L'Art de la conversation by Rene Magritte
This week I was blessed with two of these conversations, after missing them for what seems like years. The second one occurred at the yearly 2-day conference of the Fellowship of Quakers in the Arts. There we each shared our art(s) at an open mic of poetry, music, song, theater, and slide presentations. Visual arts--paintings, fabric and paper art, pottery, and sculpture--formed a gallery, and I actually entered my raw notebook of first drafts here (besides reading 4 poems in the show). We expanded our perception of the world through trying out new ideas in workshops and at meals. Here is a picture of me with Pat Reed in the "Clay: Naturally!" workshop she led with Marilyn Morrison of the Lancaster County Art Association:
|Pictures are by Blair Seitz|
In his "Revision" workshop, Blair Seitz read from his new book and led us through an exercise of writing for 20 minutes and then work-shopping our work in the intimate group. I wrote about my broken heart, one still evident despite retirement from teaching English in Philadelphia's secondary schools. The conversation climbed because it did not hinge on particulars but on the theories and experiences of learning we each brought into the room. I was finally moved to tears from an overflow of gratitude, tears from being part of a true meeting for learning in the Parker Palmer sense:
Meeting For Learning: Education In A Quaker Context
by PARKER PALMER
"Much of what I want to say about education in a Quaker context can be organized around one of Quakerism's most central, concrete, yet spacious images: the image of "meeting." Among Friends, of course, there is first the meeting for worship, but then there is the meeting for business, the meeting for marriage, the meeting on the occasion of a graduation , the meeting in memorial of one who has died.... Friends made a simple and compelling point: The common element in both worship and business should be the search for truth - and the expectation that, if we give it space and time, truth will come to us."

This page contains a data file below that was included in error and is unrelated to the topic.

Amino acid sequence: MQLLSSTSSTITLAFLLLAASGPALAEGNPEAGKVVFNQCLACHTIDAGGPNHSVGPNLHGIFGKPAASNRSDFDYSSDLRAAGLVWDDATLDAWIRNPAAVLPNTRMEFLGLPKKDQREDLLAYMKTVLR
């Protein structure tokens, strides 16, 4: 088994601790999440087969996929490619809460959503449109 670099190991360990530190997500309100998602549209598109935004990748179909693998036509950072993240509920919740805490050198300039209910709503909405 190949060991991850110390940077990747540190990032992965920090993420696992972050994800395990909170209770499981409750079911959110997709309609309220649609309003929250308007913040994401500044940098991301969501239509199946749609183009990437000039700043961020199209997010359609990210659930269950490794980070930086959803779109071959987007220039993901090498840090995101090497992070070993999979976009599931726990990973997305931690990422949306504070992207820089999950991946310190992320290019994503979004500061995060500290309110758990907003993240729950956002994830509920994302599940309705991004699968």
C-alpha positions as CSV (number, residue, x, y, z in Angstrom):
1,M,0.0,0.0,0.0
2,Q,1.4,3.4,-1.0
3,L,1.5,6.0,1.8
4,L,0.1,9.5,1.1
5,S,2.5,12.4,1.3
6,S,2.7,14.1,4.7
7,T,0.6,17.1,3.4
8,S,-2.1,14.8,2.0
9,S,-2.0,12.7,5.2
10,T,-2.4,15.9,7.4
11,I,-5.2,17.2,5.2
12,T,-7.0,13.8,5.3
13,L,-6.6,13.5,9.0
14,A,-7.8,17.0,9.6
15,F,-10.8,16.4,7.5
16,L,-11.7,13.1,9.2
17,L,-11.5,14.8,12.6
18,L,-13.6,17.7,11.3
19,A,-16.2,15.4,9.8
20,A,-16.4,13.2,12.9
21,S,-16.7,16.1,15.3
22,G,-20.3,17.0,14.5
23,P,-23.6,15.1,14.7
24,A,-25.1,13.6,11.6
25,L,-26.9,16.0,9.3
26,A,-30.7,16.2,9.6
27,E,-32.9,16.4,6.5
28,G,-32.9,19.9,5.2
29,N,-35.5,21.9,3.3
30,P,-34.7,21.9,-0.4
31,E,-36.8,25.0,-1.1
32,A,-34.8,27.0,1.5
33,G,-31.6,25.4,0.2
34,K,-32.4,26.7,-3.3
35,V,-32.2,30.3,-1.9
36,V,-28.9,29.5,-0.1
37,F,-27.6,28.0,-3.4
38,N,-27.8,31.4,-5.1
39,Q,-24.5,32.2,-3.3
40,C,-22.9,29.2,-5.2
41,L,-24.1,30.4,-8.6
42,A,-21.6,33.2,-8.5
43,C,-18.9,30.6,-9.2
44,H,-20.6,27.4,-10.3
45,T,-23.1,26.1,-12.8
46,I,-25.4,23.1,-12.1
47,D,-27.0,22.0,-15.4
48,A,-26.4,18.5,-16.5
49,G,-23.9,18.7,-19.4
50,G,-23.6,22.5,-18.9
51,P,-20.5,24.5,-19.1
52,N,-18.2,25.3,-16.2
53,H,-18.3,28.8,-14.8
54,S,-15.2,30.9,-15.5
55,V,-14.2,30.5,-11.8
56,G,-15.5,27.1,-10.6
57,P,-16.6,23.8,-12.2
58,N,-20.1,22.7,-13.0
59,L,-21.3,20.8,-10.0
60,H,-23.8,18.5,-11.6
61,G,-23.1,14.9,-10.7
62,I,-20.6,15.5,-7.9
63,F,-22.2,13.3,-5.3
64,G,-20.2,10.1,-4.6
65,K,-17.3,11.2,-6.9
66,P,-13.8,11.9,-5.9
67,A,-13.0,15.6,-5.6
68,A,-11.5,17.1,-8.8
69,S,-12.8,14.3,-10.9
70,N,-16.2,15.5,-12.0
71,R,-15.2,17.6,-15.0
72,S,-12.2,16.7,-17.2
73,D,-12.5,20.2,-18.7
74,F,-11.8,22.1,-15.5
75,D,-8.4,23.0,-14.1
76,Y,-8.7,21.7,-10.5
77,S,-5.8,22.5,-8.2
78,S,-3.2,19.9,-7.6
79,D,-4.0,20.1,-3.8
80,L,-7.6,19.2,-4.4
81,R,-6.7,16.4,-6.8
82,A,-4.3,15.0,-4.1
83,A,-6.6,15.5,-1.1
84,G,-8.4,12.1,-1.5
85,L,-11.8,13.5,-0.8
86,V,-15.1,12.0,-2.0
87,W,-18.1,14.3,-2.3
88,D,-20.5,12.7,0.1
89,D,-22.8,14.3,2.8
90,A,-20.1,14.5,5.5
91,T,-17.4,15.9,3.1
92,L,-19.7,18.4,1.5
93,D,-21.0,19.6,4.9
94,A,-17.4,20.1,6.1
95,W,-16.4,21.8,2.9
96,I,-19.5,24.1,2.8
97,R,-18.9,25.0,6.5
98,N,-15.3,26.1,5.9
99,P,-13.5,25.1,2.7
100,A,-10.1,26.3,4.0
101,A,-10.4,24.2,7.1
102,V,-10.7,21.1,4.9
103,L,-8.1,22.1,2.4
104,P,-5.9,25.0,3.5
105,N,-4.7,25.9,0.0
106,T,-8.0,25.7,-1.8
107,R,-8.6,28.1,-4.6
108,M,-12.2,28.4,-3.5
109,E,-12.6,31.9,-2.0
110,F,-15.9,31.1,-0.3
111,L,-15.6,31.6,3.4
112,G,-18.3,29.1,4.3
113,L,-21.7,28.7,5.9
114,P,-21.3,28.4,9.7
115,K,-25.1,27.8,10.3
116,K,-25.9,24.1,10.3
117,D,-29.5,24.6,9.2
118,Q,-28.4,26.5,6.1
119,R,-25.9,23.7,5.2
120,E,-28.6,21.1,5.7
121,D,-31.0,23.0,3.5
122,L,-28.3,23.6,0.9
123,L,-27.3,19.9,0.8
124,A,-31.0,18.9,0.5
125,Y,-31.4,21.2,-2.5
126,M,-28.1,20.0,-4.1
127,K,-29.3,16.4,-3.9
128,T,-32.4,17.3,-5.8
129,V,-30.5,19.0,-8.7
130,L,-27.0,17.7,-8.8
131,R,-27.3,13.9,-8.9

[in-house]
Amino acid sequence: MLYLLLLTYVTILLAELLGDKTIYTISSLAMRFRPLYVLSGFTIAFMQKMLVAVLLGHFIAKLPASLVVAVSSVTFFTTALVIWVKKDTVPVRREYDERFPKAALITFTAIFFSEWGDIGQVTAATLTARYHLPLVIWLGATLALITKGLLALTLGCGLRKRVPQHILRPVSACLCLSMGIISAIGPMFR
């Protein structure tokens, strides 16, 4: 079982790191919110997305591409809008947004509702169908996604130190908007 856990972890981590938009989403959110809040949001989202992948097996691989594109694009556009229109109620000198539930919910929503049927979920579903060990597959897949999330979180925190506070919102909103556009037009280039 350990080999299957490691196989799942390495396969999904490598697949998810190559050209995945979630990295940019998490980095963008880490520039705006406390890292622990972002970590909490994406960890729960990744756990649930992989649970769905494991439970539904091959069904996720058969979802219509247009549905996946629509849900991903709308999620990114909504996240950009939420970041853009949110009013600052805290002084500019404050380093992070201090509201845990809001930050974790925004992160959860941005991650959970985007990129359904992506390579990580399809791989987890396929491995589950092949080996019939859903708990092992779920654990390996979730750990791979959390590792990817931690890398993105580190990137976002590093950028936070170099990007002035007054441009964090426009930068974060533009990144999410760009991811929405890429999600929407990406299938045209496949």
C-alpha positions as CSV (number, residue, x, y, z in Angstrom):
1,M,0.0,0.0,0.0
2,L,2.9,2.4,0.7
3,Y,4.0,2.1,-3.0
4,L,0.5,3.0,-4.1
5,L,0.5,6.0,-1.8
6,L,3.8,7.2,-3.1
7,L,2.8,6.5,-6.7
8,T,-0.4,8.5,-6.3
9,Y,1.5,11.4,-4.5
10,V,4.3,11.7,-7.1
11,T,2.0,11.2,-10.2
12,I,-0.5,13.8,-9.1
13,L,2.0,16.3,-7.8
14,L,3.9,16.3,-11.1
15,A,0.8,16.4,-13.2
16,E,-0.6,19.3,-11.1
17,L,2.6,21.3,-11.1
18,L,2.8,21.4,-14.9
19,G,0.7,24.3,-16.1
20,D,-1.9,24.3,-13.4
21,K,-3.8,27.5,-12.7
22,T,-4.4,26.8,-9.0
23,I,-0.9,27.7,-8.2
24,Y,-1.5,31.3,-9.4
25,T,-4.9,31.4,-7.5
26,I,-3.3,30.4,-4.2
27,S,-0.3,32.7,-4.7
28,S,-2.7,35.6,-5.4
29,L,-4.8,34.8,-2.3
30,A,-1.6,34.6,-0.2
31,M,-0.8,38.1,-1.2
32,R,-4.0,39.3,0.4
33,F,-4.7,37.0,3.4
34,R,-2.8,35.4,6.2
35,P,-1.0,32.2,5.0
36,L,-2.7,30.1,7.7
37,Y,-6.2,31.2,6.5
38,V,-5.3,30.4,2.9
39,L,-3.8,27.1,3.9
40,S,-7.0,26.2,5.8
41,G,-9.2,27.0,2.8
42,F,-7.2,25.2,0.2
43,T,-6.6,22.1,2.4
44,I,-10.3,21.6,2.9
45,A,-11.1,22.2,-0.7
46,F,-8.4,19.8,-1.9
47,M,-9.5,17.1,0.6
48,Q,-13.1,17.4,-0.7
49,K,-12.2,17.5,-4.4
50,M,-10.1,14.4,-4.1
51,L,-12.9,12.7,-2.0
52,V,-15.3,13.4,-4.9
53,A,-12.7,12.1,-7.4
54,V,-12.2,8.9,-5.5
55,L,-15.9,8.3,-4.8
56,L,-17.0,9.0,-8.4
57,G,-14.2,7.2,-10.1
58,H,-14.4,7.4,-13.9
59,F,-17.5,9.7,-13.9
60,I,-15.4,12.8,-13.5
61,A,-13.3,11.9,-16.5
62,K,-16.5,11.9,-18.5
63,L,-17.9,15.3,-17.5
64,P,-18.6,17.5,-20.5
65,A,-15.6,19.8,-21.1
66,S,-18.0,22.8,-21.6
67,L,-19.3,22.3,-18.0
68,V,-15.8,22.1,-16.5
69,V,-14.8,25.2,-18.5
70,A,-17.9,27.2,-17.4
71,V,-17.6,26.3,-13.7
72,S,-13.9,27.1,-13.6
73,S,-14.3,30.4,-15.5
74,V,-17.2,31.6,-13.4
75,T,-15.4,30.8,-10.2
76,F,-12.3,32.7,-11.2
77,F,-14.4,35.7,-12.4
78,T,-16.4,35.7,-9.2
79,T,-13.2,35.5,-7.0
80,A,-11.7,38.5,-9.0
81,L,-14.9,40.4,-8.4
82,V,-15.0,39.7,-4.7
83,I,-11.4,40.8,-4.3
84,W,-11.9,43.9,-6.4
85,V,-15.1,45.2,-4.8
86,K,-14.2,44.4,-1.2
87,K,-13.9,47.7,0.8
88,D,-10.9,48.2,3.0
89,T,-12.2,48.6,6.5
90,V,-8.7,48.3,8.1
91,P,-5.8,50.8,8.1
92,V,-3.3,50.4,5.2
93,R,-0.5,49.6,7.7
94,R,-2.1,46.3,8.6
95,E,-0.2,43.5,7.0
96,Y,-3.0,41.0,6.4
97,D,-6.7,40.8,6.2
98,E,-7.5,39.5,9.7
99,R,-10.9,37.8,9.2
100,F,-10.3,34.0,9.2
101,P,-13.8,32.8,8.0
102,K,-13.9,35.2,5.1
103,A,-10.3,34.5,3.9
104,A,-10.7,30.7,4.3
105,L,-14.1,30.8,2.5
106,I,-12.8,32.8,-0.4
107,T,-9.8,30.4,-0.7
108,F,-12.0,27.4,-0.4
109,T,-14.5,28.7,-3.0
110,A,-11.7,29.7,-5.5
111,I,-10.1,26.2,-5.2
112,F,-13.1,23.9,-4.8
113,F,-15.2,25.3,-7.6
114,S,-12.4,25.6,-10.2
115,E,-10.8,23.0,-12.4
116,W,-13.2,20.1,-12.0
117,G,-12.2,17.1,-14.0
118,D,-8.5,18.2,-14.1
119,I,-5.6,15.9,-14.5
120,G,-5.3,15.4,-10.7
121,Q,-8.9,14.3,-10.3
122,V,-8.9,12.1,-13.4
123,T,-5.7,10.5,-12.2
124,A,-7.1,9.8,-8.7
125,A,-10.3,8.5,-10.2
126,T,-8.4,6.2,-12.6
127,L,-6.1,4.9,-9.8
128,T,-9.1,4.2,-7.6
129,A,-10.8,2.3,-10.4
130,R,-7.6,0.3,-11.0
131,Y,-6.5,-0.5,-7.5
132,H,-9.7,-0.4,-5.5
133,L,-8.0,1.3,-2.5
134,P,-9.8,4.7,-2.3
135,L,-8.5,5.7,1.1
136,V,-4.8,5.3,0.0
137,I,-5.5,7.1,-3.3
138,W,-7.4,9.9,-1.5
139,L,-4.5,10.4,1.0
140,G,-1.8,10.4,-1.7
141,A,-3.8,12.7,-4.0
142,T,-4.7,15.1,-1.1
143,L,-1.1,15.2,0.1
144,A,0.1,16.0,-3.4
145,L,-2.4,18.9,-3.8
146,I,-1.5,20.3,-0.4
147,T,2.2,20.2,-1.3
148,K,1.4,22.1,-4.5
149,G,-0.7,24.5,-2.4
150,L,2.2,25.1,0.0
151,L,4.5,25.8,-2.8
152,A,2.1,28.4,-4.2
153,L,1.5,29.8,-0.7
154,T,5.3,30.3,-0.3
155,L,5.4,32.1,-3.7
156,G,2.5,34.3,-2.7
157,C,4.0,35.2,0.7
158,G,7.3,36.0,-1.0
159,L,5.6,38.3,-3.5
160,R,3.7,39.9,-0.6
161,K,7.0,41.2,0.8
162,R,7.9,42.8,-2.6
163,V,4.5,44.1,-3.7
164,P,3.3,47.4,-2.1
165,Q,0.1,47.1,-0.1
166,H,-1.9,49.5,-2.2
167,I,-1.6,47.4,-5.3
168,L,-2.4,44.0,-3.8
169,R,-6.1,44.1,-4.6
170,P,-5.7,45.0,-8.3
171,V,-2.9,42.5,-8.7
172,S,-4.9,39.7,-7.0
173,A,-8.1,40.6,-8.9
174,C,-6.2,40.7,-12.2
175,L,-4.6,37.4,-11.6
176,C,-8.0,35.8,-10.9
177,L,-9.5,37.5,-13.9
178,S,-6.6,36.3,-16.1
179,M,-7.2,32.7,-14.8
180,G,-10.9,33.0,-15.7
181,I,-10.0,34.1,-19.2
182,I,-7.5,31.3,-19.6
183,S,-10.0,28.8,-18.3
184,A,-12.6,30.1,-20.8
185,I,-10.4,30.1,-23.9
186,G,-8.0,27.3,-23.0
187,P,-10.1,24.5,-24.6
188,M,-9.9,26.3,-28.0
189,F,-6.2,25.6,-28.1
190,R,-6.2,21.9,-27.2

- Palmer, from the pamphlet "Friends Council on Education" 2007 13 PP. Paper
When I speak of the "Art of Conversation," I am not speaking about the discipline of Rhetoric taught in academies, but the meetings for learning that can occur inside or outside of them when the spirit comes out to play as well as emotions and mind. In this art, we find our vulnerabilities, our meanings, our friends. In these meetings we grow.